Medical research and data protection: in the last days, divergent comments and positions have appeared on the web regarding the text of the new Art. 110-a of the Privacy Code introduced by the European law 20 November 2017 n. 167, which introduces changes in the area of data protection with regard to medical scientific research. We will first focus on the legal framework, and then evaluate the impact of the new law.
The Legislative Decree 196/2003 (Privacy Code) establishes that health data can be processed for research purposes with the authorization of the Data Protection Authority and the consent of the patient. As regards the first requirement, the Authority has intervened over the years to issue general authorizations in the field of scientific research pursuant to Art.40, of which the last is Authorization n. 9/2016, which (point 11) will expressly remain in force until 24 May 2018 (at the date of full application of EU Reg. 2016/679).
The consent of the data subject (patient), is always required except in three cases expressly listed in Art.110: more precisely
when the research is foreseen by a legal provision which specifically provides for the processing;
when the research is part of a biomedical or health research program envisaged in accordance with Article 12-a of the Legislative Decree 30 December 1992, n. 502 (upon communication to the Guarantor pursuant to Article 39);
when due to particular reasons it is not possible to inform the data subjects (and there is a reasoned favorable opinion of the relevant ethics committee).
Reg. EU 2016/679
The new EU Regulation 2016/679 on data protection – which is already in force and will become fully effective from 25 May 2018 - radically transforms the preexisting regulatory framework. Article. 5(b) on the principles of processing specifically states that data processing for research purposes is compatible with the initial purpose(s) for which the data were collected (so-called secondary use), on condition that the provisions of Art.89 paragraph 1 are applied. Art.9 on consent to the processing of special categories of data (including sensitive and genetic data), establishes in paragraph 2(j) that consent is not required for data processing for scientific research, provided that the guarantees set forth in Art.89 paragraph 1 are applied. This last rule (several times referred to) establishes, in turn, that the processing for scientific research purposes must guarantee the rights and freedoms of the data subject and that such safeguards include appropriate technical and organizational measures to ensure the principle of minimization and the application of the pseudoanonymisation technique.
Until 24 May 2018, processing for research purposes is subject to the authorization of the Data Protection Authority and the consent of the data subject; after this date, the requirements of Art.89 paragraph 1 will broaden this legal framework, while the European Law 167/2017 introduces Article 110-a into our Privacy Code. This rule, entitled "Reuse of data for purposes of scientific research or for statistical purposes", thus sets out:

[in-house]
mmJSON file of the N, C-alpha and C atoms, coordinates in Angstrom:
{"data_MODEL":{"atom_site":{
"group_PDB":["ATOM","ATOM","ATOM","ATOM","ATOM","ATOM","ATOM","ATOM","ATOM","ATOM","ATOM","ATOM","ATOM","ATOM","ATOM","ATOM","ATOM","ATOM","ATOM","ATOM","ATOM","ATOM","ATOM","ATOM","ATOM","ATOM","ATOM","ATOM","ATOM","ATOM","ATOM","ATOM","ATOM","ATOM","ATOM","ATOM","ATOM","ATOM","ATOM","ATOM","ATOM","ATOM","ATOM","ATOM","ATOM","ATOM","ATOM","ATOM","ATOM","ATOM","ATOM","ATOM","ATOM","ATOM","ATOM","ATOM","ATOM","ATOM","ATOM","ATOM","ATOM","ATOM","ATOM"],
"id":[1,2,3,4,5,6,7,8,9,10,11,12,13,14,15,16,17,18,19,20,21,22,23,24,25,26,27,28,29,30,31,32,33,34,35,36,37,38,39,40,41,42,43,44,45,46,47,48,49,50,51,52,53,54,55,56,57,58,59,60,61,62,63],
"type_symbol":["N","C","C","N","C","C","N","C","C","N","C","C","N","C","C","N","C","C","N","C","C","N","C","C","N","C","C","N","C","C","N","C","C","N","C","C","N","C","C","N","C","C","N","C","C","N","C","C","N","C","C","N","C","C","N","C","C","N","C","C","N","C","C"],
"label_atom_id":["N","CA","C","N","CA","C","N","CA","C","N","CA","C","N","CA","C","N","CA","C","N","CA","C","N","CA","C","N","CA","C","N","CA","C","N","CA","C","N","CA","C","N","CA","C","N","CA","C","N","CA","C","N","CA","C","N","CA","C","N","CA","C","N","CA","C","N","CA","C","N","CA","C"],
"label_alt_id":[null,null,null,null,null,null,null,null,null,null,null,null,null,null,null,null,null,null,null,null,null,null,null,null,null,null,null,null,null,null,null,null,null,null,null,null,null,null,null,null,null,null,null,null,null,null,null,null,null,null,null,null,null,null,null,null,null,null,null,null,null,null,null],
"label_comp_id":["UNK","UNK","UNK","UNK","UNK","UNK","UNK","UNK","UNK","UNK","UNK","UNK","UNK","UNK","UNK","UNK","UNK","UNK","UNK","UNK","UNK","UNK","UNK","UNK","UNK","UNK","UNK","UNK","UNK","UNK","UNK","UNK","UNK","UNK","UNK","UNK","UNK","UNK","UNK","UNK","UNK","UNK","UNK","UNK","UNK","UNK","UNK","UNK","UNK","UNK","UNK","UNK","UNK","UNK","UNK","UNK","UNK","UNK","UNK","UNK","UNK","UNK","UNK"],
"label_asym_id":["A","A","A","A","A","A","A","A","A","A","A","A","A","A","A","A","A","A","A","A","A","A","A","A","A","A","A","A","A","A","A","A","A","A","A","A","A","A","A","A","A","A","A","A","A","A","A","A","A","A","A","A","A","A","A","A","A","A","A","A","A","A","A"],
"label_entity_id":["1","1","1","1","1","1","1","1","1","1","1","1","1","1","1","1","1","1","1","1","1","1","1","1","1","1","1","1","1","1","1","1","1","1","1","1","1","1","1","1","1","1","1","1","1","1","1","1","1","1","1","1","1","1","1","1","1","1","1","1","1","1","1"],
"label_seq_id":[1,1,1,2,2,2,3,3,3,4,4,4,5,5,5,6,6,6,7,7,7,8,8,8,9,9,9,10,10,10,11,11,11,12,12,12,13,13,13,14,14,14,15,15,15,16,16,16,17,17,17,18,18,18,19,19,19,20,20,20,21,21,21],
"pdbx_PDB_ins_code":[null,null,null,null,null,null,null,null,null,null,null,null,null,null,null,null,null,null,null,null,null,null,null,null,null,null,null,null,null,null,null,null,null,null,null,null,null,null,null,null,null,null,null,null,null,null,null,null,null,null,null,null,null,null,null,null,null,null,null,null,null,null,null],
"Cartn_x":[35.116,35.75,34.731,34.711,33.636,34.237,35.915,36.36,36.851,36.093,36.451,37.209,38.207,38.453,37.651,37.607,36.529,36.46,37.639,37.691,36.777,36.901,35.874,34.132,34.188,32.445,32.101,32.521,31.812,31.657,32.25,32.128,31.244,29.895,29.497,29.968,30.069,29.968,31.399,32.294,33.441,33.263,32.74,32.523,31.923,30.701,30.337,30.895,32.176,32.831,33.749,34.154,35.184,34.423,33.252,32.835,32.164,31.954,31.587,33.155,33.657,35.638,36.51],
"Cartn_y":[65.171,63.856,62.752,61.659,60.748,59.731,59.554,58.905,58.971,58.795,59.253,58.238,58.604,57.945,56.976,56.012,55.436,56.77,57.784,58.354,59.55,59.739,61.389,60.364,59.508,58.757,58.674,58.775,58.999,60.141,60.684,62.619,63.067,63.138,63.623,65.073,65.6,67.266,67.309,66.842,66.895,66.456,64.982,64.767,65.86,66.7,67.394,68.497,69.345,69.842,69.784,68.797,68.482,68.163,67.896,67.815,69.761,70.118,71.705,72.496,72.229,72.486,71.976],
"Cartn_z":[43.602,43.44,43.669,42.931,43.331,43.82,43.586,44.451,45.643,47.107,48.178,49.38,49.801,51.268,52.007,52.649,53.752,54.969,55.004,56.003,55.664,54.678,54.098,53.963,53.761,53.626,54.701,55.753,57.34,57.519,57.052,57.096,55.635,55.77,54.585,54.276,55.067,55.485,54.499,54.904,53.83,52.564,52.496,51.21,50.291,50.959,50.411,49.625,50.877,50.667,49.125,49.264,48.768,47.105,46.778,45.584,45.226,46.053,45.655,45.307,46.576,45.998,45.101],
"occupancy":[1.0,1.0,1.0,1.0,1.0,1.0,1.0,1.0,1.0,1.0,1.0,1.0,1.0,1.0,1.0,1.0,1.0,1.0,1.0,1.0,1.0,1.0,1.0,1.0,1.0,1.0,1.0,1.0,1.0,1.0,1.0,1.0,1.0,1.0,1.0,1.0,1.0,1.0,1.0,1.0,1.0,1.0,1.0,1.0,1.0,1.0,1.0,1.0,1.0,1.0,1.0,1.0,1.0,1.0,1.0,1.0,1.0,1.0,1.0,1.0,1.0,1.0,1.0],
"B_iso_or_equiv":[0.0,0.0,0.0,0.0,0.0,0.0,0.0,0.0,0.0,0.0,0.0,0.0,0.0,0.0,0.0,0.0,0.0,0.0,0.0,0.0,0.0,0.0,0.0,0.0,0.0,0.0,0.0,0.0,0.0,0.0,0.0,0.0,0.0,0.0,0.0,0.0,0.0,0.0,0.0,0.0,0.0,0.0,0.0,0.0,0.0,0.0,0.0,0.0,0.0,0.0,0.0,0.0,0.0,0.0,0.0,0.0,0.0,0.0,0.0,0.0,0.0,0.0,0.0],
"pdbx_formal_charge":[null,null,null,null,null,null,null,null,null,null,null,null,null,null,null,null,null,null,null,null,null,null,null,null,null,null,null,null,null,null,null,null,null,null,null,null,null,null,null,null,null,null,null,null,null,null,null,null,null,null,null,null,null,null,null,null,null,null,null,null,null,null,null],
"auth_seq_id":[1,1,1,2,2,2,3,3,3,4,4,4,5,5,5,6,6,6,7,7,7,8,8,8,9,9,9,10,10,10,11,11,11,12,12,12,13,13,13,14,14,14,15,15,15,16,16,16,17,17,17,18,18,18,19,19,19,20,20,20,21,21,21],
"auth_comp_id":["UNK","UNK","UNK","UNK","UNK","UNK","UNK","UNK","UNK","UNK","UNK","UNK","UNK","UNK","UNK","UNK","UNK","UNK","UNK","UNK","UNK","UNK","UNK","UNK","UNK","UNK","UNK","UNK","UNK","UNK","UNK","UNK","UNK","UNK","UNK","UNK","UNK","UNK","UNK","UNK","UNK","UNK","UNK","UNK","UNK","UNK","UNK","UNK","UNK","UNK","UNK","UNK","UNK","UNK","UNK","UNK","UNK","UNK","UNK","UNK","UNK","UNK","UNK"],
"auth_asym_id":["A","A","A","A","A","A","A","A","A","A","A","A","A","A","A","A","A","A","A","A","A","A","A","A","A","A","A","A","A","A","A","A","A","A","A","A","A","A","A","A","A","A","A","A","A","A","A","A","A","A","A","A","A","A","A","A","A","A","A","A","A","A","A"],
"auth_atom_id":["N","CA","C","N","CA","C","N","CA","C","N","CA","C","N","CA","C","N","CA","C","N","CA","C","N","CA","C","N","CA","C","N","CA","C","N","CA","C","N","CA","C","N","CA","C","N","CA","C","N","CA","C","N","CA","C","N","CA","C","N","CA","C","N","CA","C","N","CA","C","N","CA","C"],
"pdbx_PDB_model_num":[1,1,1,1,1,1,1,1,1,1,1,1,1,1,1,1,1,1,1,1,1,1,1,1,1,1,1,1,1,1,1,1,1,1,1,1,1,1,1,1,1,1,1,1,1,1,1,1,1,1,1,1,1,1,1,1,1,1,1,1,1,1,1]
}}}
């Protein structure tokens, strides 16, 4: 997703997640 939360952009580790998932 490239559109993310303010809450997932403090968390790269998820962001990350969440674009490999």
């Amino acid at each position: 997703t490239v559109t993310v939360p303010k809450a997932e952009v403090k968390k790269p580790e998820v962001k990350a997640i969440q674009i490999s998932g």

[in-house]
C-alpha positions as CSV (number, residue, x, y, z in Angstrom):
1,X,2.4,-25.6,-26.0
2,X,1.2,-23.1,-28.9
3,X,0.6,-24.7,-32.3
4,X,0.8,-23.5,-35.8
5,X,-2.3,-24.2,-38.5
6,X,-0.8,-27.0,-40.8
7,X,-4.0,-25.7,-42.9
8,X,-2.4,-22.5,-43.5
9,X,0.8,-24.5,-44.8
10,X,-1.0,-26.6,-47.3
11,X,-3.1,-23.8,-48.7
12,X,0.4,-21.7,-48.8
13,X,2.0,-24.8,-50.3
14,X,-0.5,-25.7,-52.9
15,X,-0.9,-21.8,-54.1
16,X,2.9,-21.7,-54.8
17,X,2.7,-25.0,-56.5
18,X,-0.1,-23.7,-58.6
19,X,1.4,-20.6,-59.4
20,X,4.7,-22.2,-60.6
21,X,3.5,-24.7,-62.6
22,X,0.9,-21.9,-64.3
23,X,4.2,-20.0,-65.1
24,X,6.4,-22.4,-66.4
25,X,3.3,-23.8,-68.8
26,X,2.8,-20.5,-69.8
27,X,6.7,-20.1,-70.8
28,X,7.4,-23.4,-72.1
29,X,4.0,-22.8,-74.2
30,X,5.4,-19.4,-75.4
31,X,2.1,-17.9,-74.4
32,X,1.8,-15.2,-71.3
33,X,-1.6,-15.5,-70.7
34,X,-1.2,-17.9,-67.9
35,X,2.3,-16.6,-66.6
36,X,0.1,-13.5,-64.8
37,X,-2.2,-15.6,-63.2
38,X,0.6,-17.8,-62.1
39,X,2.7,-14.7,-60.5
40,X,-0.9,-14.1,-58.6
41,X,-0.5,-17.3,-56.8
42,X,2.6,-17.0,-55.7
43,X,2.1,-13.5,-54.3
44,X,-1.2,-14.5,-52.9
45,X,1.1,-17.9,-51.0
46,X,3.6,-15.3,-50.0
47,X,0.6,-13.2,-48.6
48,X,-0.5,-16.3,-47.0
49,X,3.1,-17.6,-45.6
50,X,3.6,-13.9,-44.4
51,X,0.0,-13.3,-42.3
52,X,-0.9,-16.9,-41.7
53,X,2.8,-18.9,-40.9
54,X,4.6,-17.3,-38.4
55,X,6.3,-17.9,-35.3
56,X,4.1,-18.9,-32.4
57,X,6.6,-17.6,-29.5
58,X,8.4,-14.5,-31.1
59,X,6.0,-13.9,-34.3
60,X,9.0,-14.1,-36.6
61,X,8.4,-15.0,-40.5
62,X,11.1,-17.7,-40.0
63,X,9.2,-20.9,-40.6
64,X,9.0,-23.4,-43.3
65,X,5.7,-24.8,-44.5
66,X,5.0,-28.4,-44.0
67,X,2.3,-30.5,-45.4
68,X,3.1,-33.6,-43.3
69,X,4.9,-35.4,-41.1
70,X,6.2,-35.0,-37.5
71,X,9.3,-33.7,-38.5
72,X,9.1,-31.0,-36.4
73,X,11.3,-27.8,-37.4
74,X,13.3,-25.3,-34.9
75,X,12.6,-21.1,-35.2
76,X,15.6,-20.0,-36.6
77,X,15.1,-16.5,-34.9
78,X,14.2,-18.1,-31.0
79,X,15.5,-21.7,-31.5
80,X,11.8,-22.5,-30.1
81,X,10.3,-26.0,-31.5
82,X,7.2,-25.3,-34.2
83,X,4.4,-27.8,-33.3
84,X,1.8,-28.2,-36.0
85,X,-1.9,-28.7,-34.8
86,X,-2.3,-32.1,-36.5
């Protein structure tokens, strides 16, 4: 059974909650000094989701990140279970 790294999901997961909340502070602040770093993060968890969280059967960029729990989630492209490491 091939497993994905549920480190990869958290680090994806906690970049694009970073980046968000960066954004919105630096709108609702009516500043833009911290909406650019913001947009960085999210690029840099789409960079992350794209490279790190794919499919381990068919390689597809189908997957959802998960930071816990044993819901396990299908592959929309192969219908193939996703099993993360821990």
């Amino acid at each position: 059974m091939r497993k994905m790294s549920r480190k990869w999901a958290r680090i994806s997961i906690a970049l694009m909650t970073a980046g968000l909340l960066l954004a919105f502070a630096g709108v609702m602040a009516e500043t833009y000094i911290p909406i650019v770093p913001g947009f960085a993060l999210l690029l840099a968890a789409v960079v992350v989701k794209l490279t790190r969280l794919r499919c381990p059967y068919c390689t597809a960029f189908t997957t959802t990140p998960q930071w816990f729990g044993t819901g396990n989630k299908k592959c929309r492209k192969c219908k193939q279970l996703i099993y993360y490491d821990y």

For the purposes of scientific research or for statistical purposes, the Data Protection Authority may authorize the re-use of data (including sensitive data) except for genetic data, provided that appropriate preventive measures for the protection of data subjects are taken to minimize and anonymize the data.
The Data Protection Authority shall communicate the decision taken on the request for authorization within forty-five days, after which the absence of a response shall be deemed to have been rejected. With the authorization provision or even subsequently, on the basis of any verifications carried out, the Data Protection Authority establishes the conditions and measures necessary to ensure adequate safeguards for the protection of data subjects as regards the re-use of data, also in terms of their security.
In essence, 5 months before the full application of the EU Regulation 2016/679 - which no longer provides for the authorization of the Data Protection Authority and allows the secondary use of data for research purposes without requiring specific consent - the National Legislator introduces a provision that allows research as a secondary use, except for genetic data, while retaining the obligation to request authorization from the Authority.
The questions that arise are the following: what is the motivation that drives the national legislator to take this initiative 5 months before the full effectiveness of the Reg. EU 2016/679? Are we certain that this new provision can pass a compatibility test to the Regulation, which canceled the institution of authorization from the Authority?
Lastly, would it not be better to give to the already struggling Italian research a clear legal framework, thus avoiding this confusing regulatory stratification?